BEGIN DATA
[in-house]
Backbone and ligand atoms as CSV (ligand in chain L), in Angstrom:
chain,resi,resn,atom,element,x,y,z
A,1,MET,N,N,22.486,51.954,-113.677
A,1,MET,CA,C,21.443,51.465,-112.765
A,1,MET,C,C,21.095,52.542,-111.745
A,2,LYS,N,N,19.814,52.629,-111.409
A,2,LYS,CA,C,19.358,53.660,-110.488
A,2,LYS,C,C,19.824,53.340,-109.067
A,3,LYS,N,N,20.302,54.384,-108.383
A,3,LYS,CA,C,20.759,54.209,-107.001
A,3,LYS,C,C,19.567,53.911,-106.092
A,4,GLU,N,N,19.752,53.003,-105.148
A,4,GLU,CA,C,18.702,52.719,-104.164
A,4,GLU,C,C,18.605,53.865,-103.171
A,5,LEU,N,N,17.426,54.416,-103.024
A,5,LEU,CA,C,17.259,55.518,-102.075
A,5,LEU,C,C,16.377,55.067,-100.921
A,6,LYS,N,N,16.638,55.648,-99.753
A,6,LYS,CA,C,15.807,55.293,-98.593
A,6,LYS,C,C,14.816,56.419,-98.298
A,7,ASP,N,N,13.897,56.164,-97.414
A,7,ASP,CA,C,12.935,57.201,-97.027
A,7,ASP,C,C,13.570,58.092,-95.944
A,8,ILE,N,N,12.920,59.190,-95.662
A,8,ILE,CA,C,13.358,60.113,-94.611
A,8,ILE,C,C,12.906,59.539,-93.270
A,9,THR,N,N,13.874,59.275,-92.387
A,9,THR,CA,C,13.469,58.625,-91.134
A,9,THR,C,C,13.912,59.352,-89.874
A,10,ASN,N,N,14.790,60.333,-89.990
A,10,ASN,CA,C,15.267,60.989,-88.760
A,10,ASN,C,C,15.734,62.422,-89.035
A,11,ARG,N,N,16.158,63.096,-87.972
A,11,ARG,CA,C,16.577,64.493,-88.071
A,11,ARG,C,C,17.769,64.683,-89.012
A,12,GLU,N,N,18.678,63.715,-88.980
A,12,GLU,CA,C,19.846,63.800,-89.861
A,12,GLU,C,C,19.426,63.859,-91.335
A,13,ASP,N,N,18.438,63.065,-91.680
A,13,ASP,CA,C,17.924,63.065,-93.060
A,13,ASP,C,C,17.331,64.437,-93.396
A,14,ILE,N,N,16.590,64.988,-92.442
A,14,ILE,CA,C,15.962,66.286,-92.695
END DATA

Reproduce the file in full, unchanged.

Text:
[in-house]
Backbone and ligand atoms as CSV (ligand in chain L), in Angstrom:
chain,resi,resn,atom,element,x,y,z
A,1,MET,N,N,22.486,51.954,-113.677
A,1,MET,CA,C,21.443,51.465,-112.765
A,1,MET,C,C,21.095,52.542,-111.745
A,2,LYS,N,N,19.814,52.629,-111.409
A,2,LYS,CA,C,19.358,53.660,-110.488
A,2,LYS,C,C,19.824,53.340,-109.067
A,3,LYS,N,N,20.302,54.384,-108.383
A,3,LYS,CA,C,20.759,54.209,-107.001
A,3,LYS,C,C,19.567,53.911,-106.092
A,4,GLU,N,N,19.752,53.003,-105.148
A,4,GLU,CA,C,18.702,52.719,-104.164
A,4,GLU,C,C,18.605,53.865,-103.171
A,5,LEU,N,N,17.426,54.416,-103.024
A,5,LEU,CA,C,17.259,55.518,-102.075
A,5,LEU,C,C,16.377,55.067,-100.921
A,6,LYS,N,N,16.638,55.648,-99.753
A,6,LYS,CA,C,15.807,55.293,-98.593
A,6,LYS,C,C,14.816,56.419,-98.298
A,7,ASP,N,N,13.897,56.164,-97.414
A,7,ASP,CA,C,12.935,57.201,-97.027
A,7,ASP,C,C,13.570,58.092,-95.944
A,8,ILE,N,N,12.920,59.190,-95.662
A,8,ILE,CA,C,13.358,60.113,-94.611
A,8,ILE,C,C,12.906,59.539,-93.270
A,9,THR,N,N,13.874,59.275,-92.387
A,9,THR,CA,C,13.469,58.625,-91.134
A,9,THR,C,C,13.912,59.352,-89.874
A,10,ASN,N,N,14.790,60.333,-89.990
A,10,ASN,CA,C,15.267,60.989,-88.760
A,10,ASN,C,C,15.734,62.422,-89.035
A,11,ARG,N,N,16.158,63.096,-87.972
A,11,ARG,CA,C,16.577,64.493,-88.071
A,11,ARG,C,C,17.769,64.683,-89.012
A,12,GLU,N,N,18.678,63.715,-88.980
A,12,GLU,CA,C,19.846,63.800,-89.861
A,12,GLU,C,C,19.426,63.859,-91.335
A,13,ASP,N,N,18.438,63.065,-91.680
A,13,ASP,CA,C,17.924,63.065,-93.060
A,13,ASP,C,C,17.331,64.437,-93.396
A,14,ILE,N,N,16.590,64.988,-92.442
A,14,ILE,CA,C,15.962,66.286,-92.695